Staying focused during hybrid work and education

Working from home and following home education has regularly been pretty frustrating for the past year and a half. But now that things are slowly going back to the old, we have to admit that it also had its advantages. No travel time, less distraction from colleagues or classmates and – sometimes – higher productivity. A recent survey by the General Employers’ Association of the Netherlands (AWVN) shows that most employers and employees want to stick to hybrid working with two working days a week from home. And schools are also increasingly investigating how they can shape hybrid education.

Nadira Saab: “With good hybrid education, both the technology and the didactics are in order.”

NEMO Kennislink spoke with Nadira Saab, professor of e-Didactics of primary and secondary education at Leiden University and strategic advisor at Kennisnet, about the challenges and possible solutions for hybrid meetings.

Hybride of blended?

The terms ‘hybrid learning’ and ‘blended learning’ are sometimes confused, but they are fundamentally different. ‘blended learning’ occurs when physical education is enriched with ICT: for example, the pupil receives an explanation in class and then practices online at his own level. In ‘hybrid learning’, several students attend the same education at the same time, with one sitting in the classroom and the other attending the class online.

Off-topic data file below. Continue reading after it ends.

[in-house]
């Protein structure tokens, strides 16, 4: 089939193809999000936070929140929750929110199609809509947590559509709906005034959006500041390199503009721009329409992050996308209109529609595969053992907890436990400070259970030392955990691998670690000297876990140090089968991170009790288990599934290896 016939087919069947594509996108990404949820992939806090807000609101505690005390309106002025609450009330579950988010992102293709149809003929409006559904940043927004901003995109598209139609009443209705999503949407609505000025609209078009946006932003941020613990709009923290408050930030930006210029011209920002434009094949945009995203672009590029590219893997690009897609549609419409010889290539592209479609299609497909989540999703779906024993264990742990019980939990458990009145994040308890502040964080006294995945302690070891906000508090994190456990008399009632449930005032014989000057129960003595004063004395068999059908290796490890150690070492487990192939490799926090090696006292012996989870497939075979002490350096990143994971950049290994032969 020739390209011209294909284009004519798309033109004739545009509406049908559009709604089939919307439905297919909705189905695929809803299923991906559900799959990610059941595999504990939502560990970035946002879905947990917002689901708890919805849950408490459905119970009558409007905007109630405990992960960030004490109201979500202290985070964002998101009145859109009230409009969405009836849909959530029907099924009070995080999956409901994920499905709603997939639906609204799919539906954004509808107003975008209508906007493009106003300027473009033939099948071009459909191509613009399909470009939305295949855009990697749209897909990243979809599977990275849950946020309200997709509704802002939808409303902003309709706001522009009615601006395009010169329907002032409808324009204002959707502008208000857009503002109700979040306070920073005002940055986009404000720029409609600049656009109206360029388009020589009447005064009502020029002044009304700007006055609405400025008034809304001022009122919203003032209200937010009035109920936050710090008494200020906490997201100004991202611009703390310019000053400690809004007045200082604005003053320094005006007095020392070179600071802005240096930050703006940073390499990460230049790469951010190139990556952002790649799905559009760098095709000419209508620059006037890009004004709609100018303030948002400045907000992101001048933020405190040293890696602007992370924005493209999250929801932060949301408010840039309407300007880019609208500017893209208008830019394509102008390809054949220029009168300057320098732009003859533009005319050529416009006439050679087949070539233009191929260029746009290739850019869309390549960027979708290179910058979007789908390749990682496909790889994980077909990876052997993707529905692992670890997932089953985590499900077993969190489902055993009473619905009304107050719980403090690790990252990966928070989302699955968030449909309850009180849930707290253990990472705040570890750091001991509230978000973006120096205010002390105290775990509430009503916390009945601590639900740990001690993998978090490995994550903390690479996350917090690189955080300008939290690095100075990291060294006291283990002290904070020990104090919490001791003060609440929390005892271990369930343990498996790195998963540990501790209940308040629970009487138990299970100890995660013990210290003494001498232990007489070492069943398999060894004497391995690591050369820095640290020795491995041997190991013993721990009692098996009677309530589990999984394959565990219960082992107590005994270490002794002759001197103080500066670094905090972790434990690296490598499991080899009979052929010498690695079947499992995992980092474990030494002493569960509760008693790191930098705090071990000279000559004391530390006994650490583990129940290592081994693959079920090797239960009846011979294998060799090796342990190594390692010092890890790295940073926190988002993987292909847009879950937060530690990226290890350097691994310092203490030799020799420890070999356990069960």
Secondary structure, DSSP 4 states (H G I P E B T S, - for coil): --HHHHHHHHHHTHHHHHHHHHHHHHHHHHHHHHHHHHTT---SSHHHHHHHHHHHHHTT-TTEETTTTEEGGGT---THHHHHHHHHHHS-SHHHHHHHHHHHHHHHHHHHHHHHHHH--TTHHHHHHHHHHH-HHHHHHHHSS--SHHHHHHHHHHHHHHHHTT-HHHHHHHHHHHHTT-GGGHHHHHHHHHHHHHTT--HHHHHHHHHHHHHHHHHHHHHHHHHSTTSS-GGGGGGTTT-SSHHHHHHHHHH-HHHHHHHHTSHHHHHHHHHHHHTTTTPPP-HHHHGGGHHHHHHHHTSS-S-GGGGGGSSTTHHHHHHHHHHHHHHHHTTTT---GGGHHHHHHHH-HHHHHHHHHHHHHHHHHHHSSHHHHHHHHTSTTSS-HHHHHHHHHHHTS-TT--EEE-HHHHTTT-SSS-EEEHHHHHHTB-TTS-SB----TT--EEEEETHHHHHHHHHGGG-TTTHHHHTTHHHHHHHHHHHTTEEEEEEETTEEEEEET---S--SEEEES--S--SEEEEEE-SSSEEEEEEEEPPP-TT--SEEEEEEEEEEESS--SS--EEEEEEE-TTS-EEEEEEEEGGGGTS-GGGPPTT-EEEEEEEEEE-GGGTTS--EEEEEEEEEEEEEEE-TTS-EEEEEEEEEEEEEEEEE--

Why hybrid?

“In fact, hybrid education is nothing new, only it is now happening on a much larger scale,” says Saab. “Before corona, it mainly took place among children who were unable to attend class due to illness or other circumstances.” She sees other applications for the future, also outside possible corona measures. “Consider, for example, the increasing teacher shortage. Or if a teacher is ill and there is no replacement available.”

Just before the corona pandemic, the Flemish educational expert Annelies Raes and her colleagues published an overview study in which they compared 47 studies into hybrid education. In addition to the advantages that Saab mentions, this study also points to the possibilities for small courses, which thus have a greater reach, and for very large courses, where the same subject is now sometimes given several times for different groups. Hybrid education also makes it easier for students to combine education with work and family, and foreign experts can easily give lectures.